At a plush party for the launch of his first novel, budding Young Adult novelist Alfredo finds love in HIV+ prostitute, Violetta. As romance blossoms between the two, Alfredo is torn between the pressures of his friend and agent, Giorgio Germont, and the desire to follow his heart. This heartbreaking and devastating tale of love tackles themes of class, fame and sacrifice.
Featuring operatic favourites such as the raucous Brindisi and the euphoric Sempre libera, La traviata is a real showstopper; packed with sumptuous, soaring melodies.
Verdi’s humble beginnings in provincial Parma did not foreshadow the success and renown that we now think of when hear his name. In fact, Verdi failed to gain a place at Milan’s conservatoire and instead underwent private tuition. Determined to have an opera of his performed at La Scala, Verdi persevered and eventually had his first opera Oberto performed at the prestigious opera house at the age of 26 years old. Now regarded as a national hero in Italy, Verdi’s works are performed frequently the world over and include Il trovatore, La traviata, Don Carlos, Otello and Rigoletto.
Cast and Creatives
Waterstones Orchard Square has been the largest bookshop in South Yorkshire for over 25 years. Complete with a café on the first floor, it is a cultural haven at the heart of the Steel City. The store is fully accessible with a lift located towards the rear of the store.
Brendan James (The Review Hub), August 2019 ★★★★
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Everything about Verdi’s La traviata appears to demand the full ‘operatic’ treatment. An incredibly rich score, both orchestrally and chorally. An epic love story that spans early flutterings of attraction to love then despair. Life, death, love, joy, everything that says, this is not an opera that can be pared back, modernised and performed in a book shop with no conductor, one piano and a cast of seven. This defiance of expectation seems to be exactly what drives Opera on Location to undertake their projects. Formed in 2013, Opera on Location have quickly established themselves as one of the most creative and imaginative young opera companies working today and ensure that the Sheffield arts scene will always have an opera for any occasion.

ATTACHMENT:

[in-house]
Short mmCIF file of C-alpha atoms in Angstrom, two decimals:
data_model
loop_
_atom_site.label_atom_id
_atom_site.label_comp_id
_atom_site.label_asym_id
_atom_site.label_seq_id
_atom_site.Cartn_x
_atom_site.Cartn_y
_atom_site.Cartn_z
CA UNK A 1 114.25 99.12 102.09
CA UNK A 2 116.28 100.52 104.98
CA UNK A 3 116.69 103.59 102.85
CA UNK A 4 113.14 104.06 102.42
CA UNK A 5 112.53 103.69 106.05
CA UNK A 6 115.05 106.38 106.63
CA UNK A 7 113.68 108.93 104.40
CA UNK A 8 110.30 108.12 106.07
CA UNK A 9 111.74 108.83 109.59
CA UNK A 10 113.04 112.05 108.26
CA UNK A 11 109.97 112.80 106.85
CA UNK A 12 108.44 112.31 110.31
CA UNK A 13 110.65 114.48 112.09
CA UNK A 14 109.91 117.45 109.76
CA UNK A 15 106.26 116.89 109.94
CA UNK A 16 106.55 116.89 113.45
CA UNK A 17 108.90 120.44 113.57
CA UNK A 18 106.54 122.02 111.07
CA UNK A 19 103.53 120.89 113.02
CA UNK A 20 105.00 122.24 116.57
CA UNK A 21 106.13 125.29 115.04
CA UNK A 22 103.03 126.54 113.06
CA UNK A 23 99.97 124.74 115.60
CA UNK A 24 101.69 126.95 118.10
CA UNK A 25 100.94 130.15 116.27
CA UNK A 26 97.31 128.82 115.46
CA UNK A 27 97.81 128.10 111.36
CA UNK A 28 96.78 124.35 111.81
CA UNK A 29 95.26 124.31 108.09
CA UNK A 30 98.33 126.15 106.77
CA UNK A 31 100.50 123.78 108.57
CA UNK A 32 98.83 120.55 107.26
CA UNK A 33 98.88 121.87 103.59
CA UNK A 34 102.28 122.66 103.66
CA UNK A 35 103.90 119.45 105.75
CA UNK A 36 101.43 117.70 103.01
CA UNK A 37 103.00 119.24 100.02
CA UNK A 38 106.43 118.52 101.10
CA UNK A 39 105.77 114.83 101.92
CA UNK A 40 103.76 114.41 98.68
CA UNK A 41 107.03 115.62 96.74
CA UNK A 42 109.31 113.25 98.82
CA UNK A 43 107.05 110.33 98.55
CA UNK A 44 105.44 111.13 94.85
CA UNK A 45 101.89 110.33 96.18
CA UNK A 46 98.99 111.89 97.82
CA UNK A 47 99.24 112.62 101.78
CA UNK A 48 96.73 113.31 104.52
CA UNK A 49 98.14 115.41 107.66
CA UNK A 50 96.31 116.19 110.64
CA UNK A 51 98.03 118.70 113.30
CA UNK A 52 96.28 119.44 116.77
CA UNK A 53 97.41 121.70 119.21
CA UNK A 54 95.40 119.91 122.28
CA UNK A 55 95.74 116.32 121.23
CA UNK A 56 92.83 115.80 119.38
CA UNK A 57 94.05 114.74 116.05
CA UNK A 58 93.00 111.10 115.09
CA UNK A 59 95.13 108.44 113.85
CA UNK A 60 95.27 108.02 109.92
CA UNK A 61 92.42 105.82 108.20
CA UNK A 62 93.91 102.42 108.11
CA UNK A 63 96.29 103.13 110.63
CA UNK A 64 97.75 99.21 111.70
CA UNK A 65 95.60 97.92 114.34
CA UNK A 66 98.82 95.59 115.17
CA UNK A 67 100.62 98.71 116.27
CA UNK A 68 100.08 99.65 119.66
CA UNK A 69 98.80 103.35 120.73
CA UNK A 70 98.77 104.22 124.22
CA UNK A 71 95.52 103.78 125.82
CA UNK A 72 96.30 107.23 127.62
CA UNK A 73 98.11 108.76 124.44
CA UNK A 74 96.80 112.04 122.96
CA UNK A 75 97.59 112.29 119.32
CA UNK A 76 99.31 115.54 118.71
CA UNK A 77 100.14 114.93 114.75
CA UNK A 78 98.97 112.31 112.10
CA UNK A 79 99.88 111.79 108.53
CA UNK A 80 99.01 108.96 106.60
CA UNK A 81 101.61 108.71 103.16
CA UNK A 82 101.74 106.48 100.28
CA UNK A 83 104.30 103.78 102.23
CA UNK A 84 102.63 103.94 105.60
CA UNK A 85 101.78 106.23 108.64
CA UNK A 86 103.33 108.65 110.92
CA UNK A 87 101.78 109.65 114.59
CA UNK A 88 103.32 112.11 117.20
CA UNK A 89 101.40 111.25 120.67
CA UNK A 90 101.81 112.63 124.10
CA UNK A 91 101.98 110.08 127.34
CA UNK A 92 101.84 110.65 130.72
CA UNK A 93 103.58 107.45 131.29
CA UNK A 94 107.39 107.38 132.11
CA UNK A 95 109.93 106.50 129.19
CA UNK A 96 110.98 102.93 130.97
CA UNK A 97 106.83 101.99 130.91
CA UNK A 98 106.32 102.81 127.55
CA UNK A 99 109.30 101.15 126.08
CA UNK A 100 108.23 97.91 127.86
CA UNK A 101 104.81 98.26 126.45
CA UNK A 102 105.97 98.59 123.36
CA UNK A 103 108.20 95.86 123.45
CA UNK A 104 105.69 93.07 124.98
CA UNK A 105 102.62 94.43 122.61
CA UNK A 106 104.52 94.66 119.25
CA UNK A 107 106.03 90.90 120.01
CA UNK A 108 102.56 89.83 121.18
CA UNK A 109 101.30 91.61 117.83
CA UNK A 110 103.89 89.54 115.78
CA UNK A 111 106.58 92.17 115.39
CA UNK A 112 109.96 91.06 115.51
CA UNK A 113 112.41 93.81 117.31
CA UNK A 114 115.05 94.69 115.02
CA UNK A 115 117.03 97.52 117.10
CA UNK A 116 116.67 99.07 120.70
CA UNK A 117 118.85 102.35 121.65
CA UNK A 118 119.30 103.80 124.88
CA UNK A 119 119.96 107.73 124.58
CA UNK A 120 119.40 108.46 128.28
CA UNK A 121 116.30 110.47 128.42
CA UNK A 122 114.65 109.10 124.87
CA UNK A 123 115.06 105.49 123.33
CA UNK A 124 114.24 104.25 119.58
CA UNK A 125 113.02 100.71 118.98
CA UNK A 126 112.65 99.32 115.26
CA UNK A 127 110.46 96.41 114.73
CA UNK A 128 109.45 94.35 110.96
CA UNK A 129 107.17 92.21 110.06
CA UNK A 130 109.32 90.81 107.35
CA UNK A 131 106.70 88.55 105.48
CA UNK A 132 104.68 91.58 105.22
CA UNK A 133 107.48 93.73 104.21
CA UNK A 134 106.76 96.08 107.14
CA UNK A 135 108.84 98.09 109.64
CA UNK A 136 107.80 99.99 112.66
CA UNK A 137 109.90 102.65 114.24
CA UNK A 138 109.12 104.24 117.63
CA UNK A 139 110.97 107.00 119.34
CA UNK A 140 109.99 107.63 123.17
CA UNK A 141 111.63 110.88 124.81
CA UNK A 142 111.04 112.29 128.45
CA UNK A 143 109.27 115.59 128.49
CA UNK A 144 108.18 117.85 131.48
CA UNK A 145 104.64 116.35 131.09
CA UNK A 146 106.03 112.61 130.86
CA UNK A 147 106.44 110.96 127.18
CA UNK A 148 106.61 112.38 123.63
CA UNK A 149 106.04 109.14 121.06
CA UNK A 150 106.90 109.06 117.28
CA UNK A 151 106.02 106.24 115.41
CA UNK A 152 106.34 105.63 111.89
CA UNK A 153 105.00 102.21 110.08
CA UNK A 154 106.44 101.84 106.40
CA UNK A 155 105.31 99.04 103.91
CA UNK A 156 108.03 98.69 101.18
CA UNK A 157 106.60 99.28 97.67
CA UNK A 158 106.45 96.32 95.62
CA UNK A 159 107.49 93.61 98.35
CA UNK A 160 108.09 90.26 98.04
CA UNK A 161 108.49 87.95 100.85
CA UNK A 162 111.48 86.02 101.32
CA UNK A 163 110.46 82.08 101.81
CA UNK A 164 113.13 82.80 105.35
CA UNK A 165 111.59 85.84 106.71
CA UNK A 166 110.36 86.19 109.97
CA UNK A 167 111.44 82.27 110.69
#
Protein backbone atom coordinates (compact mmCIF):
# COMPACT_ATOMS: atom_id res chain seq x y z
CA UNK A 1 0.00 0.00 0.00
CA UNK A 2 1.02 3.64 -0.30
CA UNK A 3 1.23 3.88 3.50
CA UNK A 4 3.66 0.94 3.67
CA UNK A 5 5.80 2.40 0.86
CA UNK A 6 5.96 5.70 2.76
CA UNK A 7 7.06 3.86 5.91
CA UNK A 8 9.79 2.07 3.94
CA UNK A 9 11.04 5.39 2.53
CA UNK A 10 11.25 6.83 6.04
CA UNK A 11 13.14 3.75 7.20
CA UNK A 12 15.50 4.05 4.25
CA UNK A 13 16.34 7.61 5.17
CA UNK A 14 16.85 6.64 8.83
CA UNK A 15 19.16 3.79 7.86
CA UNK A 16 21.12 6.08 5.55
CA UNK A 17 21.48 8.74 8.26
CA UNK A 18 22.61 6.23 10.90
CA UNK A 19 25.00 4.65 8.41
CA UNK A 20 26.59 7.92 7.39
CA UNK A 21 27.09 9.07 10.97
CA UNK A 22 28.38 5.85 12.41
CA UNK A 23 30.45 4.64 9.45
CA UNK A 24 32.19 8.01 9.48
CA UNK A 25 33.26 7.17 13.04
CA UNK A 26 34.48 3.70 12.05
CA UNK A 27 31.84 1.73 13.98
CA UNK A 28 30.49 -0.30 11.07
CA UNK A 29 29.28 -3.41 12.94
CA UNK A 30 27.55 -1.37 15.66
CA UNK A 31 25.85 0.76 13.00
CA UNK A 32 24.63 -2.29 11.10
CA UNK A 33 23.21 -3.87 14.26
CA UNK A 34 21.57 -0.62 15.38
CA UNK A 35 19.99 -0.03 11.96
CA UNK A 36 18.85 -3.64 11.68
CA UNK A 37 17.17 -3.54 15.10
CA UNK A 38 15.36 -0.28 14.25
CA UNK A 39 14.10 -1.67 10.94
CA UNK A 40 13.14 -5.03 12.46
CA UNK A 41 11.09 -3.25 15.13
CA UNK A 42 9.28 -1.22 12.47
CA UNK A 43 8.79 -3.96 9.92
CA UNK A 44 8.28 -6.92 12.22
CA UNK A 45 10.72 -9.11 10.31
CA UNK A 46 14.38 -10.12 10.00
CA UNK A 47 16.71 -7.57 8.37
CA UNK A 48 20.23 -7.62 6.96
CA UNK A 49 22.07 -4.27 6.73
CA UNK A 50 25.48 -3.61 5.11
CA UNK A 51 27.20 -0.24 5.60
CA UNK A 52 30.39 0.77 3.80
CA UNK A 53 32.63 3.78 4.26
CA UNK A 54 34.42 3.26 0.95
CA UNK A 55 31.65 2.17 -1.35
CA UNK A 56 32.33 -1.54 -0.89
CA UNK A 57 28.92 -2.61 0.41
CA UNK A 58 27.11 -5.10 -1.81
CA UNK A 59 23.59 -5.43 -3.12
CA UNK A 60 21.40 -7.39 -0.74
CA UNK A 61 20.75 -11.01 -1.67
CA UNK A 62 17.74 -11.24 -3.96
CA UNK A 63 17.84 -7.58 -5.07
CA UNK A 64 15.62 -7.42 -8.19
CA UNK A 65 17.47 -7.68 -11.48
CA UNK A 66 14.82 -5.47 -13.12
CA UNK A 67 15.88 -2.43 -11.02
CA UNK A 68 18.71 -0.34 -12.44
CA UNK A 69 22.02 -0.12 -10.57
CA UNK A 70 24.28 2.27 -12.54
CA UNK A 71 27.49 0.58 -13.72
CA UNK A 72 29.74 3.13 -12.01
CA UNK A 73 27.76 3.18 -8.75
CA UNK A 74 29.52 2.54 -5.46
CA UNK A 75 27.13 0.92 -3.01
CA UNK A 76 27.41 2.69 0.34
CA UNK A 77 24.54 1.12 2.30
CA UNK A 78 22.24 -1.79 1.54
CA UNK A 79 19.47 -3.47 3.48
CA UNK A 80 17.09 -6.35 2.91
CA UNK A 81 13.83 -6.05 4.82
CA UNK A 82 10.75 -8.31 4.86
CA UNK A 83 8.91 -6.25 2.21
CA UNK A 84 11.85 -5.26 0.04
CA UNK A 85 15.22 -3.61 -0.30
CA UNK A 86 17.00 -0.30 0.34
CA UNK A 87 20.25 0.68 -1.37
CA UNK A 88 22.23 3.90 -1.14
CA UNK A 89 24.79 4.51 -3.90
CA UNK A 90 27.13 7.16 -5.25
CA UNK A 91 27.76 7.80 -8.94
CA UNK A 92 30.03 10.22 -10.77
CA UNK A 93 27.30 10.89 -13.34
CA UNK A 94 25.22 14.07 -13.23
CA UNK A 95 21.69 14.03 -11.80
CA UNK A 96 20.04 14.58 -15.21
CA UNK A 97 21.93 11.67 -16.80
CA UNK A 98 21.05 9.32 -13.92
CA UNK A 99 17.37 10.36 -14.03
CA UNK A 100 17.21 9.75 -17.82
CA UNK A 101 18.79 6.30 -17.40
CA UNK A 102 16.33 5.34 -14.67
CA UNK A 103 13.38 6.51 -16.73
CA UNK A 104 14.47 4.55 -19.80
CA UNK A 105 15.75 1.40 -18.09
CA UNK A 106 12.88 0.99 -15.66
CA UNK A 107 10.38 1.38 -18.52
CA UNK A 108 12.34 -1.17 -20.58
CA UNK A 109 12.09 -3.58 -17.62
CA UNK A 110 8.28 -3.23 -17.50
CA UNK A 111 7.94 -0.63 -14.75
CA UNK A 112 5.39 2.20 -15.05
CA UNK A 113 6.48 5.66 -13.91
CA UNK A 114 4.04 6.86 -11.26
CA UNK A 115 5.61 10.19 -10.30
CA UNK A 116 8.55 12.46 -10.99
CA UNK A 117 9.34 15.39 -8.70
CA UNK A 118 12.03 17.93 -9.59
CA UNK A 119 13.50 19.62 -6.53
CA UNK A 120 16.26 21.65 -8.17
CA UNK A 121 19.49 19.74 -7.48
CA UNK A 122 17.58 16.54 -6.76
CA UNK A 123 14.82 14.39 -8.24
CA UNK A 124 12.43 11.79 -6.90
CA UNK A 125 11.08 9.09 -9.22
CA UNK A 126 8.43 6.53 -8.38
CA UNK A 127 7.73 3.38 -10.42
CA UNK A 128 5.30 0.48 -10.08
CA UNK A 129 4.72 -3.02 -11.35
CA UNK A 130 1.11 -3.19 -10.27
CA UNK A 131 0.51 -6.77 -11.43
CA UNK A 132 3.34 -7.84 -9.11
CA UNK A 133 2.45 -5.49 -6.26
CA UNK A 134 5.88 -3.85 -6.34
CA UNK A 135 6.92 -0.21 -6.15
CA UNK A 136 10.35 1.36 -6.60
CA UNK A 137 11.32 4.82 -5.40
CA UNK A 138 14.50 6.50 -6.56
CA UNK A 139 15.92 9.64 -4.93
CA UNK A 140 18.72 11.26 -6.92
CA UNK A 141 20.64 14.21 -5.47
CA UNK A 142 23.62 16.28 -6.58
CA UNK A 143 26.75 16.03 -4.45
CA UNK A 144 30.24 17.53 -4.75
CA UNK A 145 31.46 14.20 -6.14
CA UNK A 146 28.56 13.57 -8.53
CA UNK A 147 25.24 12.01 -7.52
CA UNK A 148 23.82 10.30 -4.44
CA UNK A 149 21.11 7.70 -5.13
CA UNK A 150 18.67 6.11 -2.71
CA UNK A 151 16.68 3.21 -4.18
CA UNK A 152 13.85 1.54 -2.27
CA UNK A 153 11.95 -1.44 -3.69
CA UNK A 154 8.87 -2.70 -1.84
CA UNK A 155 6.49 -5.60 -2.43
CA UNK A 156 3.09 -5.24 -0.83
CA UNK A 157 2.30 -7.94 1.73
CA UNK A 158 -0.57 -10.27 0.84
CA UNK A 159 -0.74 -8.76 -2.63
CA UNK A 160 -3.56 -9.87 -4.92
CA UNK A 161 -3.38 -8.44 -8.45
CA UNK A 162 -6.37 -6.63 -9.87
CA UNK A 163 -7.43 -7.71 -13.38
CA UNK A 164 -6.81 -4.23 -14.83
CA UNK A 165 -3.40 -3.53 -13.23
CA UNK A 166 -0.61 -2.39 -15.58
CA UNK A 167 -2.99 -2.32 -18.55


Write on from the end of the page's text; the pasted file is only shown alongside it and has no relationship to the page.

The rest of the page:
Director Ashley Pearson has taken La traviata to its core then crafted an entirely new libretto which is modern and, at times, hilarious without betraying the original story. Verdi himself specified that he would prefer that La Traviata was to be performed in a contemporary setting and in this production they haven’t wasted a beat in making La traviata current and urgent. The opera runs at a comfortable 2 hours 15 minutes which speaks for the economy of this new libretto. Opera on Location always perform in English so the text is accessible (and delivered with sparkling clarity). Opera on Location, as the name implies, bring their productions to exciting and unorthodox locations and this production has been set in a local branch of Waterstones. An ingenious touch in this new libretto sees Alfredo (traditionally a young man from a provincial family) as a hot young author bursting onto the sci-fi scene. This places Violetta as his cosplay fantasy woman, turning every head at his book launch.